A Tale of Two Teams—And One of Them Is Yours
Quickly raise your team IQ from 120 to 1000+.
A Tale of Two Teams
Imagine two teams, side-by-side. Both have smart, experienced team members. Give them both the same complicated challenge. But there's one big difference...
Team One (Traditional Leadership) relies on a smart, experienced manager to gather input from everyone, make good decisions, and assign team members to carry out work. Whenever someone hits a snag, they bring the issue to their manager, who may add it to the next meeting agenda, and adjustments are approved to make sure they stay on track.
Team Two (Hands-Off Leadership) distributes its power to the team members who take action in their own areas after consulting with stakeholders and subject matter experts. They pool knowledge formally and informally, decide quickly as a group, set their own agenda items in weekly action sessions, and adapt as needed based on their combined knowledge.
- Which team is smarter and learns faster?
- Which team makes better decisions faster?
- Which team adapts best to emerging issues?
- Which team members are happiest (and less likely to quit)?
- Which team retains its knowledge as a company asset (instead of a personal asset that vanishes when the person quits)?
Scoring the Two Teams
Here's how they compare, from long experience:
Team IQ: 120
Manager's IQ + a little more
Decision Quality: LOW to AVG
Information has to be pushed uphill towards authority; limited by manager's ability to grasp; more arbitrary decisions
Decision Speed: LOW to HIGH
Decisions can only be made once manager is briefed and (hopefully) understands issues
Agility: LOW to AVG
Need to convince manager(s) who may have personal agendas
Team Happiness: LOW to AVG
Depends heavily on personality, listening skills, and decision-making ability of manager
Company Asset Value: LOW
Knowledge and leadership ability is vested mostly in the manager, who could leave at any time
Team IQ: 1000+
Combined IQs of team members
Decision Quality: HIGH
Authority flows downhill to the people with the information; "wisdom of crowds" makes better decisions with real data
Decision Speed: HIGH
Bottlenecks of information flow (or "reaching consensus") vanish because of buy-in and agility
Individuals/team adapt quickly based on direct information
Team Happiness: HIGH
Team enjoys autonomy, mastery, and relatedness/purpose: the 3 parts of Motivation 3.0 (Dan Pink)
Company Asset Value: HIGH
Knowledge is pooled in shared documents and distributed among team members, who become leaders themselves
You can do this in your team right now.
These scores are based on actual experience. In fact, it represents the same team, BEFORE and AFTER. One senior leader said "the transformation has been magnificent."
The Three Pillars of Teams That Quickly Manage Themselves and Do Great Things
To start this for your team right now
Pillar 1: Openness (But It's Not What You Think)
This isn't vague or fuzzy, and it's easy.
Openness means making it easy to share all the right information, freely, without fear. But you can't create openness by telling people to be open. Instead, as David Marquet points out, adjust their working environment and their behavior naturally changes.
The fastest way to unleash openness is to change your meeting structure. Change it—from from rigid, top-down, agenda-driven—to flexible, bottom-up, issues-driven.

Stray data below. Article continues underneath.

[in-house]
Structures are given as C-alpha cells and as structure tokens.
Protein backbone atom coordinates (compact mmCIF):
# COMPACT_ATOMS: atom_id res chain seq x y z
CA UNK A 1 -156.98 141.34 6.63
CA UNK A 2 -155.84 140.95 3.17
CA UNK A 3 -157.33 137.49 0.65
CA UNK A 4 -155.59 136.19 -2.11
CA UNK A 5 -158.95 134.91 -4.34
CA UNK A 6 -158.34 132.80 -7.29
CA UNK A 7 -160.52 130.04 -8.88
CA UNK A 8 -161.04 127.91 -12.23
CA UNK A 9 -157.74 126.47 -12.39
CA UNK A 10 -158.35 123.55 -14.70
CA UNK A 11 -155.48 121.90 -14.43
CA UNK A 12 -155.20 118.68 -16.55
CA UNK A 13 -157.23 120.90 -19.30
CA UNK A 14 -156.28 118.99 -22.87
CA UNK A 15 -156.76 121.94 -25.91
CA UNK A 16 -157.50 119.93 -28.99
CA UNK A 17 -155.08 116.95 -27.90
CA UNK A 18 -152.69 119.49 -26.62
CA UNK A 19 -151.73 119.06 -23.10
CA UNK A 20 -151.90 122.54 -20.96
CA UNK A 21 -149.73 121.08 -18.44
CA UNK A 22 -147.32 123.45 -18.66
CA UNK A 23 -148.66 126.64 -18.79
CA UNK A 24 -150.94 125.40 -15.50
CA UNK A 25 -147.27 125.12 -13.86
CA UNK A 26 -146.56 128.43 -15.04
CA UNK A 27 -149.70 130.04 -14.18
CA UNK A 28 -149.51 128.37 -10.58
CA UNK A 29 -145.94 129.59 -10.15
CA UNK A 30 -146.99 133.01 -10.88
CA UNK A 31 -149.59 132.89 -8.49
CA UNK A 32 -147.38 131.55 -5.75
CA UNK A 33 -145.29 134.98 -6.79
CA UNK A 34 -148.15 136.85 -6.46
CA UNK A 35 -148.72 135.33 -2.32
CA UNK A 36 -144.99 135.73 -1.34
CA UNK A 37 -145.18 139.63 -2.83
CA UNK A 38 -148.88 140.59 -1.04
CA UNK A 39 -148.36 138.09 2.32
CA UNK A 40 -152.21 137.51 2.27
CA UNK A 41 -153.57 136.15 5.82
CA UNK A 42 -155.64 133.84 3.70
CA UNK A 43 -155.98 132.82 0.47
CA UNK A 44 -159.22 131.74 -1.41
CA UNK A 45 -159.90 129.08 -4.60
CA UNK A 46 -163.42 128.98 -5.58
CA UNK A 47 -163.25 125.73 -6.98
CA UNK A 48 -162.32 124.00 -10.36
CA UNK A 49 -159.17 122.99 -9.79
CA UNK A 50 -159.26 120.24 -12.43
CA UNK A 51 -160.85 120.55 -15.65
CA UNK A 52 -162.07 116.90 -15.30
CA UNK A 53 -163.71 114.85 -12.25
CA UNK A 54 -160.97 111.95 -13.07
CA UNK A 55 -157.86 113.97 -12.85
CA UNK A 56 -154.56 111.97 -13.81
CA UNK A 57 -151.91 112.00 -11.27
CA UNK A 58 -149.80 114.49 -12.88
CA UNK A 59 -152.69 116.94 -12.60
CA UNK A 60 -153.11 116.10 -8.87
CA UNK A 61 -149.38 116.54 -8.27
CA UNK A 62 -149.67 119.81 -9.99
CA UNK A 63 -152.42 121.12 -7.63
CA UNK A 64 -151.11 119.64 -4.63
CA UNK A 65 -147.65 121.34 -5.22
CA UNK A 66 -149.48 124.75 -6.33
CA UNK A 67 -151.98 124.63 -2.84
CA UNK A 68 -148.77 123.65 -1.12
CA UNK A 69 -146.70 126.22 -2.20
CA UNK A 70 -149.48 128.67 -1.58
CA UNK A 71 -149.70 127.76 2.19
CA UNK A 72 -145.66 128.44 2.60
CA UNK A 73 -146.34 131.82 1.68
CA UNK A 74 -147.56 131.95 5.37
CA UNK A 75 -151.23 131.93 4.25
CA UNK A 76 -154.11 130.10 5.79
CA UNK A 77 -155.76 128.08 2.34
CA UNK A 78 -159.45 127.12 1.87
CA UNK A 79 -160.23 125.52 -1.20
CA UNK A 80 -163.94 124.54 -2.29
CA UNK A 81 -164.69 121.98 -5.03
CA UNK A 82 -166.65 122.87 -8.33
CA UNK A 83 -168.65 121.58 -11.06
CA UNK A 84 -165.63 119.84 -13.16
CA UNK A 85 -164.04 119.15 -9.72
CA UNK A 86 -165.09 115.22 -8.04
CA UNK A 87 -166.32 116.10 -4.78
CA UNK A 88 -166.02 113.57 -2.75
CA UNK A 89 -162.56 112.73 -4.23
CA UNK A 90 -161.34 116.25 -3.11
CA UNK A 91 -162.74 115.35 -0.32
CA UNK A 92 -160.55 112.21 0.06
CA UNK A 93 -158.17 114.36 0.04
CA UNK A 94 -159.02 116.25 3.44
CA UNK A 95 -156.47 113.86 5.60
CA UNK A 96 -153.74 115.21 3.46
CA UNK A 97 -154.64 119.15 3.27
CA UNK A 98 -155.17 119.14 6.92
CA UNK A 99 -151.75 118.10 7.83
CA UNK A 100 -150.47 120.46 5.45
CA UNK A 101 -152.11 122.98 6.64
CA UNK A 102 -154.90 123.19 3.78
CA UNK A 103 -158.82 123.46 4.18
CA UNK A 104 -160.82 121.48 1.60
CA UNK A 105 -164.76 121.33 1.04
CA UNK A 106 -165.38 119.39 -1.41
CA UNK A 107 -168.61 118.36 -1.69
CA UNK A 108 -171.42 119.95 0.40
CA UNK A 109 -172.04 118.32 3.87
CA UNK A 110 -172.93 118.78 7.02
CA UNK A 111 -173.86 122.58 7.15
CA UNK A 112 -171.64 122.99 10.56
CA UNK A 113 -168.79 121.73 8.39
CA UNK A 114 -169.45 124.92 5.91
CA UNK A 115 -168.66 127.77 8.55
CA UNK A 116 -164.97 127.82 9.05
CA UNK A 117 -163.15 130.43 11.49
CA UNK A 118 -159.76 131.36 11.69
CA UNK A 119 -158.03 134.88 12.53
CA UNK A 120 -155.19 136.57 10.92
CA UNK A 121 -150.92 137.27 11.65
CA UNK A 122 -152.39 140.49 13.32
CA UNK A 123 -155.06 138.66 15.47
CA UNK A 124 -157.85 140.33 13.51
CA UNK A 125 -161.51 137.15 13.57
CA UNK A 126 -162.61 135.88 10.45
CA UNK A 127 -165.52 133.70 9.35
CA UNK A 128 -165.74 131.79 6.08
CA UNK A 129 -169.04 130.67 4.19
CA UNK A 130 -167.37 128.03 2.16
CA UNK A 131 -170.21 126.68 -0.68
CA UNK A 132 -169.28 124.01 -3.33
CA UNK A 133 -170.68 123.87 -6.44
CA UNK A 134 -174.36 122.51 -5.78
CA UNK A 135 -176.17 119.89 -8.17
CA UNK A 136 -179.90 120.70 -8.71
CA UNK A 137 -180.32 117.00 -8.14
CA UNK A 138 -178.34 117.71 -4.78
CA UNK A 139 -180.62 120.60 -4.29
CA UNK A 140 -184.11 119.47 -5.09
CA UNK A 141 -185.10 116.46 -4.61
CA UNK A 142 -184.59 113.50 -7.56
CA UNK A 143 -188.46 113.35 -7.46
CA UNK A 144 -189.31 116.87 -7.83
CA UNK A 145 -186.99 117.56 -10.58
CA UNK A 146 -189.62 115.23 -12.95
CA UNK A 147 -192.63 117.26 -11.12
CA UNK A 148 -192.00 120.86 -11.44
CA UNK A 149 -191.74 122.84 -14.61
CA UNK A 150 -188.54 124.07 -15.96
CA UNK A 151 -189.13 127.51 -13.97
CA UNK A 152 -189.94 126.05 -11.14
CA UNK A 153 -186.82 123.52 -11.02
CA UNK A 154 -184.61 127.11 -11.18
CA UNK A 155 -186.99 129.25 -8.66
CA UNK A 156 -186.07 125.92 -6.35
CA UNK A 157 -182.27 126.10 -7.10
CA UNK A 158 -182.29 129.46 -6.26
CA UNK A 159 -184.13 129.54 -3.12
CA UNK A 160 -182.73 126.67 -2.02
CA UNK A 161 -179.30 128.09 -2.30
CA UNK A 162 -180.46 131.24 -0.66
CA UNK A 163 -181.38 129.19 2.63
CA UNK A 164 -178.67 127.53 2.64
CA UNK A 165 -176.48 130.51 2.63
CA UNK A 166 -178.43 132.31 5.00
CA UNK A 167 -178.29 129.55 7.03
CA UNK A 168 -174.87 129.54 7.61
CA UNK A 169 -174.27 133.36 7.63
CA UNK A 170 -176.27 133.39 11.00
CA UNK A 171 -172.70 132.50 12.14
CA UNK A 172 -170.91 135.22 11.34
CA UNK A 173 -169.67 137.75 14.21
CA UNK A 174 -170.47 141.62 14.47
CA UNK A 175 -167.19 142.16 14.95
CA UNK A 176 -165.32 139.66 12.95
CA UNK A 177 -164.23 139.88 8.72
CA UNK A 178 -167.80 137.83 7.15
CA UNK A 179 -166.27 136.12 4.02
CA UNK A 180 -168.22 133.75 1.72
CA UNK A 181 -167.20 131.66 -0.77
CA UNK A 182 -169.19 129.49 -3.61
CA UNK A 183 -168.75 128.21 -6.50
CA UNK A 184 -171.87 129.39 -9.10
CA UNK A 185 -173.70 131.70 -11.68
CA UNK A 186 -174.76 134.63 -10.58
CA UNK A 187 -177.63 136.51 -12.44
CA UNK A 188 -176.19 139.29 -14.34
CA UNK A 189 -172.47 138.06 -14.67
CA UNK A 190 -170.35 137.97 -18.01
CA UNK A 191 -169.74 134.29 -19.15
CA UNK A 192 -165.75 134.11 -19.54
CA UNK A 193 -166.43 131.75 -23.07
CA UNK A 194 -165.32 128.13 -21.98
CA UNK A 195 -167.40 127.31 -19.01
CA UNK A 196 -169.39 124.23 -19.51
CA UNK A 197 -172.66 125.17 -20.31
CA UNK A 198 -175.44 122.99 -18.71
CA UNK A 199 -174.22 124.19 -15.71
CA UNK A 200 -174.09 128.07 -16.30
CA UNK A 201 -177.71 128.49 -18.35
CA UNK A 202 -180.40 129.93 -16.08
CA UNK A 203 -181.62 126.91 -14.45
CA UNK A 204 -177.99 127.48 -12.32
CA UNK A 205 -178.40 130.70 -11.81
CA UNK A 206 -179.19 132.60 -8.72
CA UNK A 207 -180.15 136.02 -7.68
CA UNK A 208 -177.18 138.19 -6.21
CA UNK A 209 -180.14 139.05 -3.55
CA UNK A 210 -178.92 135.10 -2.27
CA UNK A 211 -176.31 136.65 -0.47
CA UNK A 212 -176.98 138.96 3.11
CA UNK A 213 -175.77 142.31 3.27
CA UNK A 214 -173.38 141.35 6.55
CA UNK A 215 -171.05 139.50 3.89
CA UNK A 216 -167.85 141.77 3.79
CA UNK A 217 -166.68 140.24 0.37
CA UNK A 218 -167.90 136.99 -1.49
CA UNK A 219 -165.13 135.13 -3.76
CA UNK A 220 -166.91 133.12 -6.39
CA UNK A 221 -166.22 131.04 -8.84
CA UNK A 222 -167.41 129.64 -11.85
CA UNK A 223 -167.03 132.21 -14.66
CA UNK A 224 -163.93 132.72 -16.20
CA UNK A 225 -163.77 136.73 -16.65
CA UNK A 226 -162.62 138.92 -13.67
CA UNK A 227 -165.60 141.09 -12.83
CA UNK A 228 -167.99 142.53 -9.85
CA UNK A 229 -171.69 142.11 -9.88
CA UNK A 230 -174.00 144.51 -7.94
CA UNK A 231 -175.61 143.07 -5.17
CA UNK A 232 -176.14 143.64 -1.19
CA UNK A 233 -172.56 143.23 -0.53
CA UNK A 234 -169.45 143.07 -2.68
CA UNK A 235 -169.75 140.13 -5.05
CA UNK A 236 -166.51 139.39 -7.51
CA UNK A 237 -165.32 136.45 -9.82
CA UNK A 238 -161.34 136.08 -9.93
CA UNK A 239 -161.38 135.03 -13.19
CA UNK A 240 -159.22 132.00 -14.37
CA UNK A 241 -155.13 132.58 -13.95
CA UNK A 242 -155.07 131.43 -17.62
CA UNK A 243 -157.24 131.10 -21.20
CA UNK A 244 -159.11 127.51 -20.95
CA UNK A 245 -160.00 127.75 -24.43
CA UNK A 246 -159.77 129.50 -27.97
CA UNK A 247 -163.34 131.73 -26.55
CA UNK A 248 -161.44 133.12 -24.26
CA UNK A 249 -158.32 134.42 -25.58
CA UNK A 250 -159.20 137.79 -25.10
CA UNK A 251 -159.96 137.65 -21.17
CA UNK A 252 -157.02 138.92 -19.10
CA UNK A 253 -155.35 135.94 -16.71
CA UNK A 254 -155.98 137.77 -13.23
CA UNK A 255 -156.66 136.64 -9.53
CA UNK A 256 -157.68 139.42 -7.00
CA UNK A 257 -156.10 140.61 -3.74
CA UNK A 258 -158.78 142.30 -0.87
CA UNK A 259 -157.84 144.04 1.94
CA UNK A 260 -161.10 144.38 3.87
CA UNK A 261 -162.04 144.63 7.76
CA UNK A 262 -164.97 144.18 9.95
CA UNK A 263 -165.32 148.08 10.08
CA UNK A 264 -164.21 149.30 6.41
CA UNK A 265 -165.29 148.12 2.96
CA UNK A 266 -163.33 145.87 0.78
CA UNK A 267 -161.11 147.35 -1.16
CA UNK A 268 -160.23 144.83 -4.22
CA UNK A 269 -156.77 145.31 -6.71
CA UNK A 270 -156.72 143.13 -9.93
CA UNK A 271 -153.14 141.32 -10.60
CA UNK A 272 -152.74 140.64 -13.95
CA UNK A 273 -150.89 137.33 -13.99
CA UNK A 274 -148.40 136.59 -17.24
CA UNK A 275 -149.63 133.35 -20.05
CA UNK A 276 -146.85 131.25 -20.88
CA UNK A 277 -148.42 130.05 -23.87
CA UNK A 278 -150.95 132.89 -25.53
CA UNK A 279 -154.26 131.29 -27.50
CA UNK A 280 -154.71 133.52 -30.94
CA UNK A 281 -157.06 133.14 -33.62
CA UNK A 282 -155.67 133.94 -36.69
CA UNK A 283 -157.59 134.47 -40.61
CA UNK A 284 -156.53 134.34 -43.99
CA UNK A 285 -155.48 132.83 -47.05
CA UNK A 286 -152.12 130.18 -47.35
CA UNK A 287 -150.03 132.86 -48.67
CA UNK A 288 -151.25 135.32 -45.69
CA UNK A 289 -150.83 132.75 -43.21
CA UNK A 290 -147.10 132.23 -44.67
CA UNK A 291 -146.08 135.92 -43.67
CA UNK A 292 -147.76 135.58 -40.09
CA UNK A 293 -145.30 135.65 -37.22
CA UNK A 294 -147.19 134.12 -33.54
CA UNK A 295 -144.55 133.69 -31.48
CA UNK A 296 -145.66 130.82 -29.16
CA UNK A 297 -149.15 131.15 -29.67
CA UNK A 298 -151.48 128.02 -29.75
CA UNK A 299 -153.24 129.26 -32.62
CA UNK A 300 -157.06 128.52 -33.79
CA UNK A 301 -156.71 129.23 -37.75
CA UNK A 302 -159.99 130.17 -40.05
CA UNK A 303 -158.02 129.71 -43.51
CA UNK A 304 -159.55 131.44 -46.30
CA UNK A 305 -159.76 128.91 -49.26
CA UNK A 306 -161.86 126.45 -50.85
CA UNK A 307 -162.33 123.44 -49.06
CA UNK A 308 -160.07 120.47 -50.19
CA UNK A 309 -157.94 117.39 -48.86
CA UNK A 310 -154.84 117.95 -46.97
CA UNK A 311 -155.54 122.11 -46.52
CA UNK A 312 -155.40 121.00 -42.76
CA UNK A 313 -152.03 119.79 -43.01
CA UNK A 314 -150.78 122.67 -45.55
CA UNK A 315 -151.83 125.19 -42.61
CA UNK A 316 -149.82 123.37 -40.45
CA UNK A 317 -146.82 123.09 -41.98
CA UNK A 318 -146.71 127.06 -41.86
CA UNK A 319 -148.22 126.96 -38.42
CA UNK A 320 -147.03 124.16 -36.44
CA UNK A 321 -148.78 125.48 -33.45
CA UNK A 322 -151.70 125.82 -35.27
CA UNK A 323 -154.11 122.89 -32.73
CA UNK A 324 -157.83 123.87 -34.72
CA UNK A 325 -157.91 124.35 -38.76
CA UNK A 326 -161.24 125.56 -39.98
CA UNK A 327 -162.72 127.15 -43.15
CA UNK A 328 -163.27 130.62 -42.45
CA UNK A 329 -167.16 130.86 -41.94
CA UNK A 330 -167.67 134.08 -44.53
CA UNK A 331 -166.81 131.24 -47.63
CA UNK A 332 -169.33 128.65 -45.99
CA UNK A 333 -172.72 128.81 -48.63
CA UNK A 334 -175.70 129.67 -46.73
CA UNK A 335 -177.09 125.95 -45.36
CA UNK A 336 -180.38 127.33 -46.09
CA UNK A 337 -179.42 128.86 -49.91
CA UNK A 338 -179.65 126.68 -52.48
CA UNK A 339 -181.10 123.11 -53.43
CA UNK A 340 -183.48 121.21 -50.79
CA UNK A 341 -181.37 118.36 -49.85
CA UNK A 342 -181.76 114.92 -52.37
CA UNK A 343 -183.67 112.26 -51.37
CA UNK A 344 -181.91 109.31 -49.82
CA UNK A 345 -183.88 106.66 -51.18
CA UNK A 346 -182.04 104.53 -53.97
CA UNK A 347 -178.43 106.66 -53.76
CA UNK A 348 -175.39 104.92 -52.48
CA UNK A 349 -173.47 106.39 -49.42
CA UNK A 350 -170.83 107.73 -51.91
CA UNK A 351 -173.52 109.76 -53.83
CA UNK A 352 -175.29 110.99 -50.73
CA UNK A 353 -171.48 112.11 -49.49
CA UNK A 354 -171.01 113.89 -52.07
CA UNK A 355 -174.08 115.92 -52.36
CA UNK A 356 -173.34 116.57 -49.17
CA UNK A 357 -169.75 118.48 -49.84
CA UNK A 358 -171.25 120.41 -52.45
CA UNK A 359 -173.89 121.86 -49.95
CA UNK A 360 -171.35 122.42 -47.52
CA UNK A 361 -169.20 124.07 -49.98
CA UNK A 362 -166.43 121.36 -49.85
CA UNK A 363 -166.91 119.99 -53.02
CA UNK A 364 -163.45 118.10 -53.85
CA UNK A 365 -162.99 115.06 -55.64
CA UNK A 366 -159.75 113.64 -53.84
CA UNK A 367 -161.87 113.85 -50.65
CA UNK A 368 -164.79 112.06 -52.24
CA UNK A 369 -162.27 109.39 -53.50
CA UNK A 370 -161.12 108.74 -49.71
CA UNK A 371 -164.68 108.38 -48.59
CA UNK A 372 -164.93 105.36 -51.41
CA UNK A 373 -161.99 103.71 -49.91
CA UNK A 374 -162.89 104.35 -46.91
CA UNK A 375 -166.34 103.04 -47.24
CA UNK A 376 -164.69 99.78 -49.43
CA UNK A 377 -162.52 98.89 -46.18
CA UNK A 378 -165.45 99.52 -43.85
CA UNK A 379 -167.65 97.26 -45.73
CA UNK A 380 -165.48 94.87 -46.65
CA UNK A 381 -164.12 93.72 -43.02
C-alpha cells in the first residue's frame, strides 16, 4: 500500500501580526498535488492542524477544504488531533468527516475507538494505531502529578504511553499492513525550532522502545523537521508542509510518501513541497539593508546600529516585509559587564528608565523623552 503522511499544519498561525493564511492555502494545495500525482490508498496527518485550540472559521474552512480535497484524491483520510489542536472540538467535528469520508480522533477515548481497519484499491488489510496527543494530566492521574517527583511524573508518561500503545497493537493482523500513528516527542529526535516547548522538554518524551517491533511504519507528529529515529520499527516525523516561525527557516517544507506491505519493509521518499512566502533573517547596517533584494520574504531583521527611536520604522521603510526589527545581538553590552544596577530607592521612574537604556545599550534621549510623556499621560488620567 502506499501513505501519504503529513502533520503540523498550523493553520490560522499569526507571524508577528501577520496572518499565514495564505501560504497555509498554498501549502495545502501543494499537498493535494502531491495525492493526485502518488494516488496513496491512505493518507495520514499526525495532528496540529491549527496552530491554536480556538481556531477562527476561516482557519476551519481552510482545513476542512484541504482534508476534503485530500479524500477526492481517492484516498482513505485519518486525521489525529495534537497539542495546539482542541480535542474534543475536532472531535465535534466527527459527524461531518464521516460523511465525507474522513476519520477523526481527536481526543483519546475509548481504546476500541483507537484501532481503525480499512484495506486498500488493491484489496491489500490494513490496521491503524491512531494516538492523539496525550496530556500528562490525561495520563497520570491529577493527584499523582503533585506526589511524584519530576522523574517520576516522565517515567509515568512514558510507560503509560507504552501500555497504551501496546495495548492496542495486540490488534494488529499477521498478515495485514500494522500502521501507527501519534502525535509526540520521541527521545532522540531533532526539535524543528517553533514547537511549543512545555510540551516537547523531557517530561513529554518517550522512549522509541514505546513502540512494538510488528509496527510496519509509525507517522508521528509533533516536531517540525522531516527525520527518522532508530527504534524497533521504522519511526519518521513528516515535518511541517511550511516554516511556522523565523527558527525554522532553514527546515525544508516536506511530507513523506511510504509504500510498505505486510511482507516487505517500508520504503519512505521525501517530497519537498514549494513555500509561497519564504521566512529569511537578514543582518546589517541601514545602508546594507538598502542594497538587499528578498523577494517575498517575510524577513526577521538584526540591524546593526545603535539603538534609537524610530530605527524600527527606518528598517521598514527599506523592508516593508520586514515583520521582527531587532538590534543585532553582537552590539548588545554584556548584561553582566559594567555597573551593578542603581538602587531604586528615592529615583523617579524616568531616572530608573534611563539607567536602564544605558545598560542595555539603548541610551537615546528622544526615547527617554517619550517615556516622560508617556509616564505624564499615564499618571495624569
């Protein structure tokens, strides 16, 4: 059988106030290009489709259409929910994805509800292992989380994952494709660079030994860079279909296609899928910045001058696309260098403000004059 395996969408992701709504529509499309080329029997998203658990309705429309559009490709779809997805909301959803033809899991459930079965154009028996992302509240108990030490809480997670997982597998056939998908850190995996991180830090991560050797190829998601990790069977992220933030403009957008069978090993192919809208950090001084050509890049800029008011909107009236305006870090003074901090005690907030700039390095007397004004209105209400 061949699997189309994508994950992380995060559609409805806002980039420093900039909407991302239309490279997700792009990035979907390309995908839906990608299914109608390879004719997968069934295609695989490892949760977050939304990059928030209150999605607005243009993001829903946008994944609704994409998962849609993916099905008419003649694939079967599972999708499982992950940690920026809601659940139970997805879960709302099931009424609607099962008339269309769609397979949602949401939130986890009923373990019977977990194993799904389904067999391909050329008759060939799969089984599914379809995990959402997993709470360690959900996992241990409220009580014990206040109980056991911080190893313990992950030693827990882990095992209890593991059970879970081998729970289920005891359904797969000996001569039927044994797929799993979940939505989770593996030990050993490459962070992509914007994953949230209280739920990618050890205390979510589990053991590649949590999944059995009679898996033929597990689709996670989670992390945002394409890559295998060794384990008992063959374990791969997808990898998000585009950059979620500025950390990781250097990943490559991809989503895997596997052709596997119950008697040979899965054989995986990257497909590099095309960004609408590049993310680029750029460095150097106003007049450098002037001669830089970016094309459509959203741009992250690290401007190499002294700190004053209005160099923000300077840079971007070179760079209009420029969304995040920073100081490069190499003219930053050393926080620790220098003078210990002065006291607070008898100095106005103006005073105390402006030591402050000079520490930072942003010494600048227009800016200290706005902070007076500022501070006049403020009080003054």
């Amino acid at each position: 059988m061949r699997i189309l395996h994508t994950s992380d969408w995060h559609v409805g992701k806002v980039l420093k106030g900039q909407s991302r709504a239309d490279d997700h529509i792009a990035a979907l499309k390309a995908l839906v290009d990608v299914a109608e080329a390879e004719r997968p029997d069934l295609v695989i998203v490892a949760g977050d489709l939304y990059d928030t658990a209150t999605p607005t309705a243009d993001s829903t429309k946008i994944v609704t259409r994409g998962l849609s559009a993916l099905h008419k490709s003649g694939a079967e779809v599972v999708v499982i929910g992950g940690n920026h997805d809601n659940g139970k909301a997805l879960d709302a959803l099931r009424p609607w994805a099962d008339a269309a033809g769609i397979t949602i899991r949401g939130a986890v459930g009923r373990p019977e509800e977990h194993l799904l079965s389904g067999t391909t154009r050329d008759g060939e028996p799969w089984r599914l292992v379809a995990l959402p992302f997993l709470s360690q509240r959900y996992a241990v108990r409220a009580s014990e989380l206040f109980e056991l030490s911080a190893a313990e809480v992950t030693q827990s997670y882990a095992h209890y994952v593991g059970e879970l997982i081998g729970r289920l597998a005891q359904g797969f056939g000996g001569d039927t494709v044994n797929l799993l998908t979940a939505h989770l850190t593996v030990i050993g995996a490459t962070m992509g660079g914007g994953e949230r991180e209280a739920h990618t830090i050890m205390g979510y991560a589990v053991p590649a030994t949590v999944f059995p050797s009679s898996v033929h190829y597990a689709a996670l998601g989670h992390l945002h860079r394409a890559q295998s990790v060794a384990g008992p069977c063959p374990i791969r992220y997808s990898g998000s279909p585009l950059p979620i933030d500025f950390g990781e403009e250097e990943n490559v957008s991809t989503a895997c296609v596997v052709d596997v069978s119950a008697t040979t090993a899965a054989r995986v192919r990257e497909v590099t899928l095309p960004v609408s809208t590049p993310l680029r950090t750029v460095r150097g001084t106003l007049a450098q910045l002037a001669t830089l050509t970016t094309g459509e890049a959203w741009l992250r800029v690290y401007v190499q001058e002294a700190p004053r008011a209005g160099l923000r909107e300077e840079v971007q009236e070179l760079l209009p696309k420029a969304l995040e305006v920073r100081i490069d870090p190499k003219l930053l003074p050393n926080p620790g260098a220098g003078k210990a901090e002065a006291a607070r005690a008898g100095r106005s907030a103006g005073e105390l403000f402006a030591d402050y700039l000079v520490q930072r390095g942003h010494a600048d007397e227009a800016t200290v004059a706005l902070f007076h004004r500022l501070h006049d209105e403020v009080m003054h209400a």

You'll also take notes together in a collaborative document. You see each other edit and type. You compile information in real time as you pool your knowledge. It's fun and it's a permanent record of the expertise of the company.
For more information about this type of meeting, see the article: How to End Boring Meetings Forever.
Pillar 2: Buy-In (The Cure for Deadlock and Dictatorship)
This one change in how the team decides is huge, but it's not enough by itself.
Pillar 3: Agility ("Progress, Not Perfection")
- It must NOT be perfect at first
- Release it quickly
- Improve it rapidly based on actual results and actual feedback
Agility makes buy-in safe, because if something isn't working out, you've already agreed to improve it or pivot and try something else. So if I don't 100% like the current proposed idea but can live with it for awhile, I can say: "I'll buy in and see how this works. If it's not looking good within 2 or 3 weeks, let's revisit it."
What It Feels Like
Imagine sitting in your next team meeting. The conversation sounds like this:
"I'm not going to be making the decisions from now on," your manager says.
People suddenly look up from their phones.
"If it's not you, then who will make the decisions?" someone asks cautiously.
"You will, after talking with the stakeholders. We all will together, using buy-in and agility. Buy-in means if you can 70% agree, vote "yes." Agility means we'll release things quickly even when they're not perfect, then make fast changes fast based actual feedback."
"What will you do?"
"Instead of dictating, I'm responsible to build leadership and excellence. I'll train, coach, support, and mentor. I make sure our team runs smoothly and line up resources. If needed, I'll "make the call" when we need to act, but only when buy-in and agility aren't enough. I'll especially focus on strategic issues to bring to these meetings."
People look thoughtful. A few of them start to smile. It's not every day that a leader gives away power.
"I'll run this meeting once the new way, to demonstrate how it's done. Let's open our laptops and ignore those preset agendas I sent out. Open this Google document (or SharePoint or ...) and start typing in burning issues to discuss."
How would that feel?
The first meeting usually jumps from 35% exciting and effective to 85% or more.
Will you try it next time and see what happens in that first meeting?
Use this button to get a template to start the change: